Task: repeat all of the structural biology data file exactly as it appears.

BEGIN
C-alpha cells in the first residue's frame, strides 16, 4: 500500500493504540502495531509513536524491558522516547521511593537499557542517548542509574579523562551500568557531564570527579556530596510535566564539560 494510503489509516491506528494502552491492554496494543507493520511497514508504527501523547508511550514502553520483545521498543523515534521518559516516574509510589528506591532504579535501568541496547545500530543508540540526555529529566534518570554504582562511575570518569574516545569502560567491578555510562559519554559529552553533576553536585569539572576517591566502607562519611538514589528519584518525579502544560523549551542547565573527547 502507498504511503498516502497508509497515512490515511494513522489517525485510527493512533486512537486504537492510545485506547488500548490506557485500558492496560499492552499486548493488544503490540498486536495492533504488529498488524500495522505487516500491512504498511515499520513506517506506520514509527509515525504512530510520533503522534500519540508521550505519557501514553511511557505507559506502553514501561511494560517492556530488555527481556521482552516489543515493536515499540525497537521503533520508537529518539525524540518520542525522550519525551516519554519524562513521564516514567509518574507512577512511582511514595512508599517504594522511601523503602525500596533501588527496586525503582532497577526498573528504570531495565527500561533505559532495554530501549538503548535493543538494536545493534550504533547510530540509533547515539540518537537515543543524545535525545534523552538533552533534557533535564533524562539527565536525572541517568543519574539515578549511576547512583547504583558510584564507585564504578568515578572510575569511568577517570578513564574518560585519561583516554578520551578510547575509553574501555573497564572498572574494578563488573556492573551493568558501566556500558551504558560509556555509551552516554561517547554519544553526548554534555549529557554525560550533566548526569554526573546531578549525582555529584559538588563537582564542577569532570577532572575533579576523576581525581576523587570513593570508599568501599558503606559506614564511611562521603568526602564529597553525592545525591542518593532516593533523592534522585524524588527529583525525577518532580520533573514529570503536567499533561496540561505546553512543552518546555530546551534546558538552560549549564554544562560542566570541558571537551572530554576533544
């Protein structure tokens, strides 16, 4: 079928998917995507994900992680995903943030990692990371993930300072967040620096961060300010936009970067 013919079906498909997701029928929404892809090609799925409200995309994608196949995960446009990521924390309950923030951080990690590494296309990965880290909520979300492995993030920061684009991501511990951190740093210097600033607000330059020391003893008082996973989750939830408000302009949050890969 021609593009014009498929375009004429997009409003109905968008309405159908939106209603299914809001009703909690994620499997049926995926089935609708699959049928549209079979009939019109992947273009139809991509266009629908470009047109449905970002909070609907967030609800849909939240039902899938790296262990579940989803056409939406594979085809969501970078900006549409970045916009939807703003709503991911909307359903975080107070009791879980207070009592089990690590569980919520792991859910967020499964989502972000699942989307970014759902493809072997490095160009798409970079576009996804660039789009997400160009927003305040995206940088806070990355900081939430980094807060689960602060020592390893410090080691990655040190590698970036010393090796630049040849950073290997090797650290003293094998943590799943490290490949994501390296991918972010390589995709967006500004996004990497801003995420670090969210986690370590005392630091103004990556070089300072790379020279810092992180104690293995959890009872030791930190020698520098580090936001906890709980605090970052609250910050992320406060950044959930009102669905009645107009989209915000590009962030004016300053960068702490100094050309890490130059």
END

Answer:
C-alpha cells in the first residue's frame, strides 16, 4: 500500500493504540502495531509513536524491558522516547521511593537499557542517548542509574579523562551500568557531564570527579556530596510535566564539560 494510503489509516491506528494502552491492554496494543507493520511497514508504527501523547508511550514502553520483545521498543523515534521518559516516574509510589528506591532504579535501568541496547545500530543508540540526555529529566534518570554504582562511575570518569574516545569502560567491578555510562559519554559529552553533576553536585569539572576517591566502607562519611538514589528519584518525579502544560523549551542547565573527547 502507498504511503498516502497508509497515512490515511494513522489517525485510527493512533486512537486504537492510545485506547488500548490506557485500558492496560499492552499486548493488544503490540498486536495492533504488529498488524500495522505487516500491512504498511515499520513506517506506520514509527509515525504512530510520533503522534500519540508521550505519557501514553511511557505507559506502553514501561511494560517492556530488555527481556521482552516489543515493536515499540525497537521503533520508537529518539525524540518520542525522550519525551516519554519524562513521564516514567509518574507512577512511582511514595512508599517504594522511601523503602525500596533501588527496586525503582532497577526498573528504570531495565527500561533505559532495554530501549538503548535493543538494536545493534550504533547510530540509533547515539540518537537515543543524545535525545534523552538533552533534557533535564533524562539527565536525572541517568543519574539515578549511576547512583547504583558510584564507585564504578568515578572510575569511568577517570578513564574518560585519561583516554578520551578510547575509553574501555573497564572498572574494578563488573556492573551493568558501566556500558551504558560509556555509551552516554561517547554519544553526548554534555549529557554525560550533566548526569554526573546531578549525582555529584559538588563537582564542577569532570577532572575533579576523576581525581576523587570513593570508599568501599558503606559506614564511611562521603568526602564529597553525592545525591542518593532516593533523592534522585524524588527529583525525577518532580520533573514529570503536567499533561496540561505546553512543552518546555530546551534546558538552560549549564554544562560542566570541558571537551572530554576533544
């Protein structure tokens, strides 16, 4: 079928998917995507994900992680995903943030990692990371993930300072967040620096961060300010936009970067 013919079906498909997701029928929404892809090609799925409200995309994608196949995960446009990521924390309950923030951080990690590494296309990965880290909520979300492995993030920061684009991501511990951190740093210097600033607000330059020391003893008082996973989750939830408000302009949050890969 021609593009014009498929375009004429997009409003109905968008309405159908939106209603299914809001009703909690994620499997049926995926089935609708699959049928549209079979009939019109992947273009139809991509266009629908470009047109449905970002909070609907967030609800849909939240039902899938790296262990579940989803056409939406594979085809969501970078900006549409970045916009939807703003709503991911909307359903975080107070009791879980207070009592089990690590569980919520792991859910967020499964989502972000699942989307970014759902493809072997490095160009798409970079576009996804660039789009997400160009927003305040995206940088806070990355900081939430980094807060689960602060020592390893410090080691990655040190590698970036010393090796630049040849950073290997090797650290003293094998943590799943490290490949994501390296991918972010390589995709967006500004996004990497801003995420670090969210986690370590005392630091103004990556070089300072790379020279810092992180104690293995959890009872030791930190020698520098580090936001906890709980605090970052609250910050992320406060950044959930009102669905009645107009989209915000590009962030004016300053960068702490100094050309890490130059």